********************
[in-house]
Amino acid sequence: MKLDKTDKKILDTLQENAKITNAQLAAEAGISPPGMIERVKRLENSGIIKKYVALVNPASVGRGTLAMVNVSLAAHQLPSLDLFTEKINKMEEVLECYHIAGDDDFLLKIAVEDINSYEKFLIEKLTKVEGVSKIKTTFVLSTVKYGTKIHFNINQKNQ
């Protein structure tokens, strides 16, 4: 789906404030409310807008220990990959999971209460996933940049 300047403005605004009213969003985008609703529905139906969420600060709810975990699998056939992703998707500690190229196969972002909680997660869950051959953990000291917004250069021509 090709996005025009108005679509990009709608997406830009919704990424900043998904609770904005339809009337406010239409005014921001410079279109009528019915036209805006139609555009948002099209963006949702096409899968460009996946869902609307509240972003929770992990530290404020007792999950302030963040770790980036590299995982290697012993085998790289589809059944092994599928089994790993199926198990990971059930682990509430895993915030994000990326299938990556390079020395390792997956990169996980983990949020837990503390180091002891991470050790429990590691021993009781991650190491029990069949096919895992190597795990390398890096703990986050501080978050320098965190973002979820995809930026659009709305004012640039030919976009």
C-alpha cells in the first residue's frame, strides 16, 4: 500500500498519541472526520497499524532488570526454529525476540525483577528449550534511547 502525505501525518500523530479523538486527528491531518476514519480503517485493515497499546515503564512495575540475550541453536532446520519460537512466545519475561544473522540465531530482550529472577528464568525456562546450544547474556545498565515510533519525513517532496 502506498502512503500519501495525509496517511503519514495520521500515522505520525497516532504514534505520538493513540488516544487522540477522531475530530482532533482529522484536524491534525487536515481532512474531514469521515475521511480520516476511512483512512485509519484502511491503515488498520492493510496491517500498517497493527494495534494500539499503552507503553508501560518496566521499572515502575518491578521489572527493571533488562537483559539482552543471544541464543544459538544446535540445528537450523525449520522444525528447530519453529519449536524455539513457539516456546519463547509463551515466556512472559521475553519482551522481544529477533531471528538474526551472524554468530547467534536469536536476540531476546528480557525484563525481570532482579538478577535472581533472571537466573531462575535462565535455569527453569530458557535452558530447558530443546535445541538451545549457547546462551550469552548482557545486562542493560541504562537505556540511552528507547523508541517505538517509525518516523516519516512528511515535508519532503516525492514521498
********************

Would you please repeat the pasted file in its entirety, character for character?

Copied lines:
[in-house]
Amino acid sequence: MKLDKTDKKILDTLQENAKITNAQLAAEAGISPPGMIERVKRLENSGIIKKYVALVNPASVGRGTLAMVNVSLAAHQLPSLDLFTEKINKMEEVLECYHIAGDDDFLLKIAVEDINSYEKFLIEKLTKVEGVSKIKTTFVLSTVKYGTKIHFNINQKNQ
């Protein structure tokens, strides 16, 4: 789906404030409310807008220990990959999971209460996933940049 300047403005605004009213969003985008609703529905139906969420600060709810975990699998056939992703998707500690190229196969972002909680997660869950051959953990000291917004250069021509 090709996005025009108005679509990009709608997406830009919704990424900043998904609770904005339809009337406010239409005014921001410079279109009528019915036209805006139609555009948002099209963006949702096409899968460009996946869902609307509240972003929770992990530290404020007792999950302030963040770790980036590299995982290697012993085998790289589809059944092994599928089994790993199926198990990971059930682990509430895993915030994000990326299938990556390079020395390792997956990169996980983990949020837990503390180091002891991470050790429990590691021993009781991650190491029990069949096919895992190597795990390398890096703990986050501080978050320098965190973002979820995809930026659009709305004012640039030919976009």
C-alpha cells in the first residue's frame, strides 16, 4: 500500500498519541472526520497499524532488570526454529525476540525483577528449550534511547 502525505501525518500523530479523538486527528491531518476514519480503517485493515497499546515503564512495575540475550541453536532446520519460537512466545519475561544473522540465531530482550529472577528464568525456562546450544547474556545498565515510533519525513517532496 502506498502512503500519501495525509496517511503519514495520521500515522505520525497516532504514534505520538493513540488516544487522540477522531475530530482532533482529522484536524491534525487536515481532512474531514469521515475521511480520516476511512483512512485509519484502511491503515488498520492493510496491517500498517497493527494495534494500539499503552507503553508501560518496566521499572515502575518491578521489572527493571533488562537483559539482552543471544541464543544459538544446535540445528537450523525449520522444525528447530519453529519449536524455539513457539516456546519463547509463551515466556512472559521475553519482551522481544529477533531471528538474526551472524554468530547467534536469536536476540531476546528480557525484563525481570532482579538478577535472581533472571537466573531462575535462565535455569527453569530458557535452558530447558530443546535445541538451545549457547546462551550469552548482557545486562542493560541504562537505556540511552528507547523508541517505538517509525518516523516519516512528511515535508519532503516525492514521498